FOR PEETE'S SAKE
The PGA Tour adopted a new rule last week. The Cal Peete Rule, as it was immediately dubbed, holds that a player must complete every round he starts in order to be eligible for the game's many statistical honors, among them the Vardon Trophy, which goes to the golfer with the lowest scoring average.
Peete won the Vardon in 1984 with a 70.56 average, despite dropping out of several tournaments, including the U.S. Open, in which he collapsed in a bunker from heat exhaustion; other withdrawals seemed to coincide with poor play in a particular round. He's currently second on the money list ($289,030) and fifth in the Vardon averages (70.53). Earlier this year he pulled out of the Sea Pines Heritage Classic following a front-nine 41 and was disqualified at the Tournament of Champions after he hockey-putted—i.e., slapped around a moving ball—on the fifth hole and lost count of his strokes. That fit of temper resulted in a fine and forfeiture of his $5,000 guarantee.
It used to be that if a player failed to finish a round or was disqualified for not signing his card, his score didn't count toward the Vardon standings; expunging a bad day was a simple matter. The new rule is harsh in that it doesn't allow for real injury or illness. But the potential abuses the rule addresses were great; permitting a golfer to erase a bad outing by not signing his scorecard is like letting a baseball player throw out some of his less fruitful at bats to improve his batting average. As for Peete, he sounded properly contrite when told of the rule, saying, "I can promise that I'll return a signed scorecard. I'll post a score."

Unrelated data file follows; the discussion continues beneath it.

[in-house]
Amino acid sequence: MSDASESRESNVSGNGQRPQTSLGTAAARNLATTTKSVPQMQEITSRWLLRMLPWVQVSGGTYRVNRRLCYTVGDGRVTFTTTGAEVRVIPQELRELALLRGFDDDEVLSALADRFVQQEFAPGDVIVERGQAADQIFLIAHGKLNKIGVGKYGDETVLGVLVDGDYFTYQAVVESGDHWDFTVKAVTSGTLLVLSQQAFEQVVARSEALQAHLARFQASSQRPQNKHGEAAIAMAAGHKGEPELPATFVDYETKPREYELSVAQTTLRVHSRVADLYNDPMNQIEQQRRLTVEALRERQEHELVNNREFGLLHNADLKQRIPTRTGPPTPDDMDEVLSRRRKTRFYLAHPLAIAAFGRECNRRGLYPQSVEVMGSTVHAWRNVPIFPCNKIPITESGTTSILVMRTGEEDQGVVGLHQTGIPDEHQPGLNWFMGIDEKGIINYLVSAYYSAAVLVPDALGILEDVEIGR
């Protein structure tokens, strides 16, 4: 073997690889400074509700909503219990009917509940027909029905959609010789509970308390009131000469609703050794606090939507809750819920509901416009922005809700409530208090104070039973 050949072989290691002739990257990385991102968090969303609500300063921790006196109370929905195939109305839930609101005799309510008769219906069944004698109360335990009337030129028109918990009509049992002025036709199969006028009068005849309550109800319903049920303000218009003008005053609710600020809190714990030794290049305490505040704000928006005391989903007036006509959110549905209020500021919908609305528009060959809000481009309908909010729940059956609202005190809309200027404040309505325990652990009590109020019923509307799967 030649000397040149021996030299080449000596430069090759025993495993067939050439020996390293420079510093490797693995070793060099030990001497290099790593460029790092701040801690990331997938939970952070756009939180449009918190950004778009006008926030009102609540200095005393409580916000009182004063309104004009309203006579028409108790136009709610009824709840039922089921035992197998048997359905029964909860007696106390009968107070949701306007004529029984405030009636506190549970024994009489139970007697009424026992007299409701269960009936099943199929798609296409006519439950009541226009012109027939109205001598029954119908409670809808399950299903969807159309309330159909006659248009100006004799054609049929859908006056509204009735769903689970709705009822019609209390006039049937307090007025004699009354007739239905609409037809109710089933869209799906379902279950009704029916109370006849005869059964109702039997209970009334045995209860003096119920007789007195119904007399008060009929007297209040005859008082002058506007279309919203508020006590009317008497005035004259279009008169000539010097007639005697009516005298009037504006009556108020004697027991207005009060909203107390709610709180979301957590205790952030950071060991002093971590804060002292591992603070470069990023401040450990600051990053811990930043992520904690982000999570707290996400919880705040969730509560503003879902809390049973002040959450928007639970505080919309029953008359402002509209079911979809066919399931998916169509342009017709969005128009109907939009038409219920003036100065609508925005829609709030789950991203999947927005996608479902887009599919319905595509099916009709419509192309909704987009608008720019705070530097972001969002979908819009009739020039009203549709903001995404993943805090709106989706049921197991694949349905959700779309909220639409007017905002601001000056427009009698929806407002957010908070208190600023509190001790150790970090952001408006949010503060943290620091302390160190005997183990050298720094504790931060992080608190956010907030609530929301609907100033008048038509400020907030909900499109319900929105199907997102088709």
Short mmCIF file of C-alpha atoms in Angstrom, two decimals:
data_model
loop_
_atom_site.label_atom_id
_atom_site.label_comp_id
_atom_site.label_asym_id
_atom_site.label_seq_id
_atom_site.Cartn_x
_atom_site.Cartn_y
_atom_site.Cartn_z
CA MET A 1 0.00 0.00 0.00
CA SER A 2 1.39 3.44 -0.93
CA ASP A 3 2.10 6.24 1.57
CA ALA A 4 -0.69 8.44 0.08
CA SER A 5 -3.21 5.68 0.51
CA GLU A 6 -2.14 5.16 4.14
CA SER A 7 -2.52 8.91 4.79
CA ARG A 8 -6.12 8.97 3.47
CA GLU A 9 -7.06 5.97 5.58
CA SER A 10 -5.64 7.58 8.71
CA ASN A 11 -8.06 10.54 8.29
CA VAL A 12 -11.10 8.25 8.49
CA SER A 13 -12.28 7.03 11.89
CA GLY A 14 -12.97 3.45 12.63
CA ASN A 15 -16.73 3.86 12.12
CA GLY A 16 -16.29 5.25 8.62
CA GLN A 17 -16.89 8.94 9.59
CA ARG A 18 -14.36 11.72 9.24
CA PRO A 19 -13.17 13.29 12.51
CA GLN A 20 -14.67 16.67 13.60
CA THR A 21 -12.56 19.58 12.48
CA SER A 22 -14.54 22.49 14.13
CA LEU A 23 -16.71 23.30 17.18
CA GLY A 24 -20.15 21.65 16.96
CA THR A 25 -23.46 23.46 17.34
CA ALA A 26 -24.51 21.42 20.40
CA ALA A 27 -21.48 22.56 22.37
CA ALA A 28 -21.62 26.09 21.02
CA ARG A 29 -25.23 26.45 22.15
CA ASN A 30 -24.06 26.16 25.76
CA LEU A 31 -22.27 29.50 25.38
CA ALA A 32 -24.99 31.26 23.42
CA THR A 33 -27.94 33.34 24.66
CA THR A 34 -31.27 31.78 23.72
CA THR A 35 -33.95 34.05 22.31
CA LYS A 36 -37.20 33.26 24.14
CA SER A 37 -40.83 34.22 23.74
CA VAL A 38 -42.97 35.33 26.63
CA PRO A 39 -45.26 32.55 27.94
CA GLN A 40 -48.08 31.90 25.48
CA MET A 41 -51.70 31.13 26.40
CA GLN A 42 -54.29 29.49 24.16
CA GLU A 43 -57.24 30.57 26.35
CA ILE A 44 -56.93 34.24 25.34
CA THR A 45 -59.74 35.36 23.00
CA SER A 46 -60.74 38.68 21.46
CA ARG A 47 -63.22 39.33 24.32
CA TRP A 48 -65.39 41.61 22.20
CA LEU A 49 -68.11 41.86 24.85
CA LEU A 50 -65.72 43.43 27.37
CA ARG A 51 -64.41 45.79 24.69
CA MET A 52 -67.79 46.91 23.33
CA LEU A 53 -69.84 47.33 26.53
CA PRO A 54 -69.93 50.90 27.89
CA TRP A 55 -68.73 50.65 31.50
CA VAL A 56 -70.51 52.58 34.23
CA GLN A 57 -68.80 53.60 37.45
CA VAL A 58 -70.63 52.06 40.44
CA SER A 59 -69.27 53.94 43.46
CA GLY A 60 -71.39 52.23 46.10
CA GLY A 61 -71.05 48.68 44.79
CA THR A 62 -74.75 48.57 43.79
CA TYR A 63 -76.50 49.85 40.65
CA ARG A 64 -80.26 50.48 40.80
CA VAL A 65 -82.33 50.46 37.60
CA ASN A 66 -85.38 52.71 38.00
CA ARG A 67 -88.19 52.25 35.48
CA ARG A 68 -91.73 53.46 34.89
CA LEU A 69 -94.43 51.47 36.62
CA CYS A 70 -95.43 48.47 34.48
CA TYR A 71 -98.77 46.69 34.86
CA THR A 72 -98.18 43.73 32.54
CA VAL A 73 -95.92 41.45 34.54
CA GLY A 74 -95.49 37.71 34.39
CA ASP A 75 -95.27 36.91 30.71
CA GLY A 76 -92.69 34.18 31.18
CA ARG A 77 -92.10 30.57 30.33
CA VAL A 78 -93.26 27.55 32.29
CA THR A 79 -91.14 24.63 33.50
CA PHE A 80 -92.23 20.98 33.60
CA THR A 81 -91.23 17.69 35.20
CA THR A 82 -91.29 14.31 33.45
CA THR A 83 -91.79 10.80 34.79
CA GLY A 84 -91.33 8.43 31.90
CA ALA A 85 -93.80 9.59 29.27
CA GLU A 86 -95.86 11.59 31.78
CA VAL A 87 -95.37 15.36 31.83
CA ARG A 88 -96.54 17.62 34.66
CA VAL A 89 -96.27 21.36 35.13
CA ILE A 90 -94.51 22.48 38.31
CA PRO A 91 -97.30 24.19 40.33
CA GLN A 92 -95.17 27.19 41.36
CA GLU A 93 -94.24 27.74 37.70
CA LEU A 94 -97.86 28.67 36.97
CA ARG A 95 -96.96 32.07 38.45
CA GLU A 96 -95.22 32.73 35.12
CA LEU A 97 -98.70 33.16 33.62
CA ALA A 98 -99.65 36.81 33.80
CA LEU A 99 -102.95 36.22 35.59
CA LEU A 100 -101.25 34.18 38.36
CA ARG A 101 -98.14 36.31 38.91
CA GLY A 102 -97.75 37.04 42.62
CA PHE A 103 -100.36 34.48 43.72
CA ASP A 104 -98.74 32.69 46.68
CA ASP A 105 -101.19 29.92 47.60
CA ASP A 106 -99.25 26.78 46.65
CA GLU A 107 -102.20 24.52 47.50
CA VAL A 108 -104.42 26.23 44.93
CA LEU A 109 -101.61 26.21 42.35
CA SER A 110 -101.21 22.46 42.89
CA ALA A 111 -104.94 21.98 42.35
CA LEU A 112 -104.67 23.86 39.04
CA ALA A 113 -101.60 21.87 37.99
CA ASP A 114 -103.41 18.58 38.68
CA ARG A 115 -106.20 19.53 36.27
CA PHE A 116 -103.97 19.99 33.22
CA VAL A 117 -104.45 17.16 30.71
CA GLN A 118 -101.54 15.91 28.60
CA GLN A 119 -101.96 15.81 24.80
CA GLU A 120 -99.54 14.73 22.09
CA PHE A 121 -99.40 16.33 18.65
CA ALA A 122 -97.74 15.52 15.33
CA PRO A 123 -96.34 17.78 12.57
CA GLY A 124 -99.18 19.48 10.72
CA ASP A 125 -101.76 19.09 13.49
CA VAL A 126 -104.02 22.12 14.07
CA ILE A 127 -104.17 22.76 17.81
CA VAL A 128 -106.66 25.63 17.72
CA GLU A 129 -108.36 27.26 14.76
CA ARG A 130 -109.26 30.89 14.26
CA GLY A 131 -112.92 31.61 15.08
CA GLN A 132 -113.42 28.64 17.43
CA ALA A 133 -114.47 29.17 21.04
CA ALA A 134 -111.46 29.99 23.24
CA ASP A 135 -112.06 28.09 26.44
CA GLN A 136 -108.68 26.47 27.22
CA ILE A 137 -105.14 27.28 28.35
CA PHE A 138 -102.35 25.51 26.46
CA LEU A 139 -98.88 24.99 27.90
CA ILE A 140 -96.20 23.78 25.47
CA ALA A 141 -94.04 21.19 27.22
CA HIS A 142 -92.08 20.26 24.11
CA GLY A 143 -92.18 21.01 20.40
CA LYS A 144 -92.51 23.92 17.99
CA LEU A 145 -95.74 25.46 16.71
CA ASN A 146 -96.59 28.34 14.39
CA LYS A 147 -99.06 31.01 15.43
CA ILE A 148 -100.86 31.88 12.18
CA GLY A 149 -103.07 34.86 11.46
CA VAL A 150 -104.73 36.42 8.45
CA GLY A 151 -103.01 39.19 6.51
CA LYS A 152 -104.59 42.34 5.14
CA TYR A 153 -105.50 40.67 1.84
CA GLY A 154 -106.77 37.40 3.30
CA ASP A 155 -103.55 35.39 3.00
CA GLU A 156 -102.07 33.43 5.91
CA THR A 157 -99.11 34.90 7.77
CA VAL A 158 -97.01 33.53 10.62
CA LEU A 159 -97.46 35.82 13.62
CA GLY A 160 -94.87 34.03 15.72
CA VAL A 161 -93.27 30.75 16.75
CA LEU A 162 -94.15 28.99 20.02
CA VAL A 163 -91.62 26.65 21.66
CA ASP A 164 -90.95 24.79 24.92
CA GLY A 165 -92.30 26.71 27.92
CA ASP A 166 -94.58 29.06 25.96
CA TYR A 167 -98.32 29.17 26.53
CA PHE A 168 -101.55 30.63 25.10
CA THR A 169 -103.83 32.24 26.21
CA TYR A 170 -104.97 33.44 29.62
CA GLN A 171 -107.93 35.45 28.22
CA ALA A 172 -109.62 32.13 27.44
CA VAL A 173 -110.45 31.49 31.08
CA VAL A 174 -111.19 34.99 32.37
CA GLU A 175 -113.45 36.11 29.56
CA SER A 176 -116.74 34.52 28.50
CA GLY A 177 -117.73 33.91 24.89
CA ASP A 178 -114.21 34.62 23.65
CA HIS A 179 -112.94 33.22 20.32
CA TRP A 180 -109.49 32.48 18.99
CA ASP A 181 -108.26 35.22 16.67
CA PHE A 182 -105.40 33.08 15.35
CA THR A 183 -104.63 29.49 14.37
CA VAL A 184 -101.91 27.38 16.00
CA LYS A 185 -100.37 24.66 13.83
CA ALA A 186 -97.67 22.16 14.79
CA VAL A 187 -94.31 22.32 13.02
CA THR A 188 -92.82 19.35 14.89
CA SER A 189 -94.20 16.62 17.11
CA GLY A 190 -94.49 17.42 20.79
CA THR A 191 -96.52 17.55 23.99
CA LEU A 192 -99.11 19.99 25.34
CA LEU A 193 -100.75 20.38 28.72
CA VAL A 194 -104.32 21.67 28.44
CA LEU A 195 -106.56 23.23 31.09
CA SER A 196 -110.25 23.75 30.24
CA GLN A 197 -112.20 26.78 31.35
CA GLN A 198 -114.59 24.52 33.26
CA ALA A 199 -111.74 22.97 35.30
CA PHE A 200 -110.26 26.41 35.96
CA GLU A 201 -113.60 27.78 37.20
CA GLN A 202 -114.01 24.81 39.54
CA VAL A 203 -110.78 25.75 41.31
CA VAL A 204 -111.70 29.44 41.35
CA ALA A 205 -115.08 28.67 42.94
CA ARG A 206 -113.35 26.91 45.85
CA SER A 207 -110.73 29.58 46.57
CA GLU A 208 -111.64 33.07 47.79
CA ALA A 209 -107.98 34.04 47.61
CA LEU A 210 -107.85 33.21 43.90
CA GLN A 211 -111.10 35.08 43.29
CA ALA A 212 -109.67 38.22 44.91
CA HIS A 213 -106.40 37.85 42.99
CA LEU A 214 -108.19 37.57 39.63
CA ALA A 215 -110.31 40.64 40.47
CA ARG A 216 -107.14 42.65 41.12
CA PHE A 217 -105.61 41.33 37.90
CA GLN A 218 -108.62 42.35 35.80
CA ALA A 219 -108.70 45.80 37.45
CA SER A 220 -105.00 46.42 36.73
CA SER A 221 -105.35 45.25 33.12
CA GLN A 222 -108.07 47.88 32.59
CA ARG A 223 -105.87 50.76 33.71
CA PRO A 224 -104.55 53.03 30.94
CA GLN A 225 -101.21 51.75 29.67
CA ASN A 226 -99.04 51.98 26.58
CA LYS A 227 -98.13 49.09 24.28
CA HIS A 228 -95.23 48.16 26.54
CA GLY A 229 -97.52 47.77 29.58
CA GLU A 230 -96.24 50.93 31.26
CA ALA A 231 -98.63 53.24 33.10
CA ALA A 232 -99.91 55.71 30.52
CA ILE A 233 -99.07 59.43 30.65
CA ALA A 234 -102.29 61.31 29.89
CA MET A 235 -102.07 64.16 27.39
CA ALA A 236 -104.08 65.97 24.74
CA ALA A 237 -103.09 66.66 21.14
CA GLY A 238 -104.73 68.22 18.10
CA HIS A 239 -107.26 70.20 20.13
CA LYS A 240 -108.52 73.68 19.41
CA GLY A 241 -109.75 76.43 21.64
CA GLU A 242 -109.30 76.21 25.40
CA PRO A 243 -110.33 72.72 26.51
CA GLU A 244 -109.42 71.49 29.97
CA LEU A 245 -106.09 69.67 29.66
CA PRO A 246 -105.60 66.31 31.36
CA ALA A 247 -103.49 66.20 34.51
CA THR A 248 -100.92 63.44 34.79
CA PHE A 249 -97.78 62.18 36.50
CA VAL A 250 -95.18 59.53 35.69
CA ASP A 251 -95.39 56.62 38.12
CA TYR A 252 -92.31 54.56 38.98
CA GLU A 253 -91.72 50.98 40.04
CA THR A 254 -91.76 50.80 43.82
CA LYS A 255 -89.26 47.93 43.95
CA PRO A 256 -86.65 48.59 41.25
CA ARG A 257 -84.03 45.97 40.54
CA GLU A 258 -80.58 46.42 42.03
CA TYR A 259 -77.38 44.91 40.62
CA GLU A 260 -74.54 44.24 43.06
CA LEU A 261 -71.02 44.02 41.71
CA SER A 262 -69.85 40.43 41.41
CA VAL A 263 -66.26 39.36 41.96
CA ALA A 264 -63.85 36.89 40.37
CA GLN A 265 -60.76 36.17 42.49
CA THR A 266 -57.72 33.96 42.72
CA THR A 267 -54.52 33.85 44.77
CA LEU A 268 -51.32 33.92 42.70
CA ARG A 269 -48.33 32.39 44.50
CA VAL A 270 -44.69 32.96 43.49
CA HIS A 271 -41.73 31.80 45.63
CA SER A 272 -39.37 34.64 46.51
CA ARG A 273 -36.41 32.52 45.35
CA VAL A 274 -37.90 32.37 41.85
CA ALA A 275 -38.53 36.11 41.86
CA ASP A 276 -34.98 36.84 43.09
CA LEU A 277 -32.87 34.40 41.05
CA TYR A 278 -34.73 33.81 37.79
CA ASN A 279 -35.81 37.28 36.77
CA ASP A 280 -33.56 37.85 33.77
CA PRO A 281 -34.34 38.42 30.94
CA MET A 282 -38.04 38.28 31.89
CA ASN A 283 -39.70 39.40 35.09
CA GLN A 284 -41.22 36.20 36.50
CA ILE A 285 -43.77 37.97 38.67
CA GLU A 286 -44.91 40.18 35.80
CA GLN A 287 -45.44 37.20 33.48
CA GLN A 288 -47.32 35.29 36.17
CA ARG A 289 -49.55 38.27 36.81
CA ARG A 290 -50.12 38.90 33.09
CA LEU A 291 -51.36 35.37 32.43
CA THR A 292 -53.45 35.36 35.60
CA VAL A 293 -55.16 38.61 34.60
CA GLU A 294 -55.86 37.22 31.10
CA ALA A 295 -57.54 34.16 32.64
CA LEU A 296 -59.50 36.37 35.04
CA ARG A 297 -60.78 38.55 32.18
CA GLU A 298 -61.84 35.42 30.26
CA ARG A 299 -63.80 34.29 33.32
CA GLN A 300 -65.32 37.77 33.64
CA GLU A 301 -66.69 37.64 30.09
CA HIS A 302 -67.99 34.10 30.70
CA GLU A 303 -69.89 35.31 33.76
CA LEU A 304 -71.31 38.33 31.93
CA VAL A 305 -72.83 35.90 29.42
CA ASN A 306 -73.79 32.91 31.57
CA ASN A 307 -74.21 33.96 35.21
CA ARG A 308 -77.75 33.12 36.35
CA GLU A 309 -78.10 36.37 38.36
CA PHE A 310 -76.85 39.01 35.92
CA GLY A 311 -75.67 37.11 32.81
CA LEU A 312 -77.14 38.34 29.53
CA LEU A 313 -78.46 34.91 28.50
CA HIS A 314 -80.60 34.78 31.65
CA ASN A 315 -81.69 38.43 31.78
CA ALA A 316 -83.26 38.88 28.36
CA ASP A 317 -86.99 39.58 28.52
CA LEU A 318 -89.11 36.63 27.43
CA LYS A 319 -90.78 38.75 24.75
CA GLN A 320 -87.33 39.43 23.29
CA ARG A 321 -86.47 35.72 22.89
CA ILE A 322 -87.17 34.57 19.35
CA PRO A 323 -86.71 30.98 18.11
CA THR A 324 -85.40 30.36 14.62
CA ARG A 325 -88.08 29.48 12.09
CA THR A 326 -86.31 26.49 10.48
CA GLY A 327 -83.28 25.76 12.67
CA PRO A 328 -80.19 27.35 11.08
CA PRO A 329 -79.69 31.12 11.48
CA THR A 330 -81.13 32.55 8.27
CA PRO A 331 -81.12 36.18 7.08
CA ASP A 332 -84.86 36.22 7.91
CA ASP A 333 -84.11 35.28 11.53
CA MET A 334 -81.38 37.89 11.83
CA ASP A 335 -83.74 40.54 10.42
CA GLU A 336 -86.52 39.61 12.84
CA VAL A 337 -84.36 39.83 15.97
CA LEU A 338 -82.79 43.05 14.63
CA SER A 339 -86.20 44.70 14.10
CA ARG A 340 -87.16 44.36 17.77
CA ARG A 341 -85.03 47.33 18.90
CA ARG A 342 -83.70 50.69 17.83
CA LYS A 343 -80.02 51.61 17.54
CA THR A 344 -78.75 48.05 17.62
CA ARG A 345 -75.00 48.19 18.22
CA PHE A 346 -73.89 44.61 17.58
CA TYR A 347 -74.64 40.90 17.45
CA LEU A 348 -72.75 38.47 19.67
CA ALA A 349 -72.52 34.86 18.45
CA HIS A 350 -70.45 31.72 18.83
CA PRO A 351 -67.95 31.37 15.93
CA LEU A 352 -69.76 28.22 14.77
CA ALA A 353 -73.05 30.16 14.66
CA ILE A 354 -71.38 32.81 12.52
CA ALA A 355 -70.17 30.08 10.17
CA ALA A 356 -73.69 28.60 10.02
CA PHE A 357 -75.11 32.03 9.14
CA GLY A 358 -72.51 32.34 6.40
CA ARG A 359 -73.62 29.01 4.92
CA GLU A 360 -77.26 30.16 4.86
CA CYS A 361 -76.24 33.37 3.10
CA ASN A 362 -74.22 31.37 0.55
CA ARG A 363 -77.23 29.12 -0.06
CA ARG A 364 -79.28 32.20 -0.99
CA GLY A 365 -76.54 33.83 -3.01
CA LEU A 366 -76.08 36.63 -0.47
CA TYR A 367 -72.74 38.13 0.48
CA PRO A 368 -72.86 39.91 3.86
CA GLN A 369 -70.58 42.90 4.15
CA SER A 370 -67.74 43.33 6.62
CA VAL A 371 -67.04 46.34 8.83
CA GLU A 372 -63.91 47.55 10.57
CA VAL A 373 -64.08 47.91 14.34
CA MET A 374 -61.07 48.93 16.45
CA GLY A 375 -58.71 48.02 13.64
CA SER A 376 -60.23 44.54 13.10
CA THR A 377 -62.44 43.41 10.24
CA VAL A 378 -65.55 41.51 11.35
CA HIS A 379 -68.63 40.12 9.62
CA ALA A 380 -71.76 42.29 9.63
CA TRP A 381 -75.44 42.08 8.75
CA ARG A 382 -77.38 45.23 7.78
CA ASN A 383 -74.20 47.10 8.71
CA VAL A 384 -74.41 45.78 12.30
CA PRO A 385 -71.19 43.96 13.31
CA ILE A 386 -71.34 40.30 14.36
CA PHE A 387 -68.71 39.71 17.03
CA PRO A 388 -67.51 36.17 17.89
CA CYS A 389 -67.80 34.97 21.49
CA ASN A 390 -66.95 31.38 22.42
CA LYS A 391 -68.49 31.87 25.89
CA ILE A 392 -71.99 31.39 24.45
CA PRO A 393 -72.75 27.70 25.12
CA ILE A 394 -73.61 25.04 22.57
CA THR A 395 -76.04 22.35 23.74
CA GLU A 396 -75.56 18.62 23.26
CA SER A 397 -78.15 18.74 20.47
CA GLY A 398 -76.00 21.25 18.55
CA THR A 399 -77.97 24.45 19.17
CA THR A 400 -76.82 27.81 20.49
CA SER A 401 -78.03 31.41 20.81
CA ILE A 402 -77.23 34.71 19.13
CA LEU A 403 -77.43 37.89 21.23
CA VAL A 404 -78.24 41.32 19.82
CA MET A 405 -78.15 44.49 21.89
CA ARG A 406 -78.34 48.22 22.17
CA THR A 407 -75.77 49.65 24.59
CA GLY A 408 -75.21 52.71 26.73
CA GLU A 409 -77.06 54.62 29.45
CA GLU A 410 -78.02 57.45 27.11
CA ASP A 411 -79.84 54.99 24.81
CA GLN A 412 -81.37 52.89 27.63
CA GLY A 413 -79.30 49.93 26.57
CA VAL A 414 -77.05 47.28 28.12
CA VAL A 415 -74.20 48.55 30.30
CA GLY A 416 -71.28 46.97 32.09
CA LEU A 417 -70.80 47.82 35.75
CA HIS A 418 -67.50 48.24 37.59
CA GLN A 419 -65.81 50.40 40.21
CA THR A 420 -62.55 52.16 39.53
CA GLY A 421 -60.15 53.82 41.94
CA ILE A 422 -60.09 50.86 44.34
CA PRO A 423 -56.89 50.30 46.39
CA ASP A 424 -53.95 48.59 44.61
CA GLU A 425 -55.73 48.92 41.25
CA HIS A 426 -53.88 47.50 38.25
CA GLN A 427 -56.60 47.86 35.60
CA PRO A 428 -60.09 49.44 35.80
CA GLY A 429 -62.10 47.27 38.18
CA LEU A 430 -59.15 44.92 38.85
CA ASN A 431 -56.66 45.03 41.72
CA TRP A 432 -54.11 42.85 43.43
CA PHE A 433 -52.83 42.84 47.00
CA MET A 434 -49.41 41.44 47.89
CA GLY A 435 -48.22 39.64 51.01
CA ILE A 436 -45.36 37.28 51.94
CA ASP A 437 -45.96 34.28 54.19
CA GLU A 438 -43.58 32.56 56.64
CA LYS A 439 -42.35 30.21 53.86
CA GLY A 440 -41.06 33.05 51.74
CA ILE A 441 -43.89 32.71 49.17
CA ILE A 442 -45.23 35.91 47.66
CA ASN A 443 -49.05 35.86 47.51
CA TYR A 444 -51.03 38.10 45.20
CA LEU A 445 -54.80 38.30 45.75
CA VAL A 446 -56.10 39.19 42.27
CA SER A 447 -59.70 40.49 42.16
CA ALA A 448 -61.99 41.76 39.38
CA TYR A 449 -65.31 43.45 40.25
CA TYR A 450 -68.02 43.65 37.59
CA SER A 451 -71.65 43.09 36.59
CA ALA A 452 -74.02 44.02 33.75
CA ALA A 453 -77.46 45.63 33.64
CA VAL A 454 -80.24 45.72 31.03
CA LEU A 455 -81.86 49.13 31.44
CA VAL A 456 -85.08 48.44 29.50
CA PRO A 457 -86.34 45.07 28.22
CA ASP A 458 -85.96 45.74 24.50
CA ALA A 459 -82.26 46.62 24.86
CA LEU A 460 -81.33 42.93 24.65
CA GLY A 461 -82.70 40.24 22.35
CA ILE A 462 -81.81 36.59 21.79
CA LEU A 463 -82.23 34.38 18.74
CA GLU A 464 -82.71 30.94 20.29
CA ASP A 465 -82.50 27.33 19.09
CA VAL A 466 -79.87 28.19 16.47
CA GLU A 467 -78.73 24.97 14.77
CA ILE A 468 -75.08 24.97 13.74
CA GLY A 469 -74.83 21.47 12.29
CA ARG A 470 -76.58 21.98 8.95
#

THE SCALES OF JUSTICE
A piscatory version of the Bernhard Goetz case is unfolding in rural New York, where a trout farm foreman named Charles Fontana is accused of blasting away at a trio of teenagers to protect his fish. Late one night last month Fontana, who runs the state hatchery in little Debruce, heard a couple of humans in his breeding pens. The alleged trespassers had climbed over the hatchery fence and were spearing seven-to-nine-pound brood trout with a three-pronged frog gig. Fontana, who lives on the grounds, had his wife call the state police. He also grabbed a 16-gauge shotgun and some shells loaded with bird shot.
Police say Fontana got to the scene of the crime and pumped off a couple of rounds at two figures. They scaled an eight-foot fence and fled for the cover of the surrounding woods. A third youth waiting in a car outside the hatchery gunned the motor and shot past Fontana, who allegedly popped off another load. He missed.
Fontana got another chance because the getaway car went down a dead end. He sprayed 16-gauge pellets into the windshield and a headlight. The driver stopped and surrendered.
When state police arrived, they charged the driver with criminal mischief, a misdemeanor. Two other kids slightly seeded with bird shot were found cowering in the woods. They were charged with criminal trespass, also a misdemeanor, plus violations of the state fish and game regulations that prohibit abuse of trout. All three were released on $1,500 bail.
But the state police also cited Fontana for reckless endangerment and assault, which are felonies. New York takes exception to people who fire at unarmed trout burglars.